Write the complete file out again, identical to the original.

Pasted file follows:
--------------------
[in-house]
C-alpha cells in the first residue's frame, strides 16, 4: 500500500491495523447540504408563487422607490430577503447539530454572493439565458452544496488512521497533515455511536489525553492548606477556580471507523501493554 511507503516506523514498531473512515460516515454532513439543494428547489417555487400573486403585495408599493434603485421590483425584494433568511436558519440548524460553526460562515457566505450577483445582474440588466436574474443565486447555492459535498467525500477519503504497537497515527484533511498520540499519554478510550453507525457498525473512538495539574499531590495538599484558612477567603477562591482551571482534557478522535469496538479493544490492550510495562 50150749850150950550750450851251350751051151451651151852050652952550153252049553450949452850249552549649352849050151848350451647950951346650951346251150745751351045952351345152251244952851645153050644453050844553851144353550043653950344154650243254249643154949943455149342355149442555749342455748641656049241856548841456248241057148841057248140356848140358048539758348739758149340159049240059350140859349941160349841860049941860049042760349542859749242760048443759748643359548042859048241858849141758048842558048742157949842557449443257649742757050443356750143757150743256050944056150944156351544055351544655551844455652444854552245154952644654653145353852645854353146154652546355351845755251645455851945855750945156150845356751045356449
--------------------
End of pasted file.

[in-house]
C-alpha cells in the first residue's frame, strides 16, 4: 500500500491495523447540504408563487422607490430577503447539530454572493439565458452544496488512521497533515455511536489525553492548606477556580471507523501493554 511507503516506523514498531473512515460516515454532513439543494428547489417555487400573486403585495408599493434603485421590483425584494433568511436558519440548524460553526460562515457566505450577483445582474440588466436574474443565486447555492459535498467525500477519503504497537497515527484533511498520540499519554478510550453507525457498525473512538495539574499531590495538599484558612477567603477562591482551571482534557478522535469496538479493544490492550510495562 50150749850150950550750450851251350751051151451651151852050652952550153252049553450949452850249552549649352849050151848350451647950951346650951346251150745751351045952351345152251244952851645153050644453050844553851144353550043653950344154650243254249643154949943455149342355149442555749342455748641656049241856548841456248241057148841057248140356848140358048539758348739758149340159049240059350140859349941160349841860049941860049042760349542859749242760048443759748643359548042859048241858849141758048842558048742157949842557449443257649742757050443356750143757150743256050944056150944156351544055351544655551844455652444854552245154952644654653145353852645854353146154652546355351845755251645455851945855750945156150845356751045356449